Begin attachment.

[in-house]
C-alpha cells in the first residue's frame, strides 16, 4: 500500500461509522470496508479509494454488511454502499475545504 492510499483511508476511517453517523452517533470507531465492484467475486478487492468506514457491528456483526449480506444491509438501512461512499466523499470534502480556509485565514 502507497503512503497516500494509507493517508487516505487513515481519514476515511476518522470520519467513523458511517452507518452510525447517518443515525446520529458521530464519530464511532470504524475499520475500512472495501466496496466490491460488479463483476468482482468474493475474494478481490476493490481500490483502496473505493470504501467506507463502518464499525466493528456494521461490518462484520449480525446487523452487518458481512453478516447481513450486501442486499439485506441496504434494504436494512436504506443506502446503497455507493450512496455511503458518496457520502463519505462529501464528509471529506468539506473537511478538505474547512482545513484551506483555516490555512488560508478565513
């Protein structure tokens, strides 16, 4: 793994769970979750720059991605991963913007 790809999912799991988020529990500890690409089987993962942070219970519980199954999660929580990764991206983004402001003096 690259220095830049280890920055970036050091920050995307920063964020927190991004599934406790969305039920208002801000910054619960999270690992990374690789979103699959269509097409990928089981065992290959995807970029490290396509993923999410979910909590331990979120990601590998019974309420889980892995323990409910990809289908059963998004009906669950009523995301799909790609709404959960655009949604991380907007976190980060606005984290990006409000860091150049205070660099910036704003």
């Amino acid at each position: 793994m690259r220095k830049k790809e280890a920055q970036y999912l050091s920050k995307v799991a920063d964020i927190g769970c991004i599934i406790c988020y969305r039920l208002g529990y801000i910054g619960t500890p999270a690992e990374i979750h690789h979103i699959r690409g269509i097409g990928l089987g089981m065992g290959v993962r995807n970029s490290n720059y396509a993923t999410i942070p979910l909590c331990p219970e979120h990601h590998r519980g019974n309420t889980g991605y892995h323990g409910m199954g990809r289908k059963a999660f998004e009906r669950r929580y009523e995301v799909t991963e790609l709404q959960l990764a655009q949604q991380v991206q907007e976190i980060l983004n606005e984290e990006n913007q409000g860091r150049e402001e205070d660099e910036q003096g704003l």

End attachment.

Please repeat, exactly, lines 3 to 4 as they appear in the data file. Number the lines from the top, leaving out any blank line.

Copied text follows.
């Protein structure tokens, strides 16, 4: 793994769970979750720059991605991963913007 790809999912799991988020529990500890690409089987993962942070219970519980199954999660929580990764991206983004402001003096 690259220095830049280890920055970036050091920050995307920063964020927190991004599934406790969305039920208002801000910054619960999270690992990374690789979103699959269509097409990928089981065992290959995807970029490290396509993923999410979910909590331990979120990601590998019974309420889980892995323990409910990809289908059963998004009906669950009523995301799909790609709404959960655009949604991380907007976190980060606005984290990006409000860091150049205070660099910036704003």
């Amino acid at each position: 793994m690259r220095k830049k790809e280890a920055q970036y999912l050091s920050k995307v799991a920063d964020i927190g769970c991004i599934i406790c988020y969305r039920l208002g529990y801000i910054g619960t500890p999270a690992e990374i979750h690789h979103i699959r690409g269509i097409g990928l089987g089981m065992g290959v993962r995807n970029s490290n720059y396509a993923t999410i942070p979910l909590c331990p219970e979120h990601h590998r519980g019974n309420t889980g991605y892995h323990g409910m199954g990809r289908k059963a999660f998004e009906r669950r929580y009523e995301v799909t991963e790609l709404q959960l990764a655009q949604q991380v991206q907007e976190i980060l983004n606005e984290e990006n913007q409000g860091r150049e402001e205070d660099e910036q003096g704003l």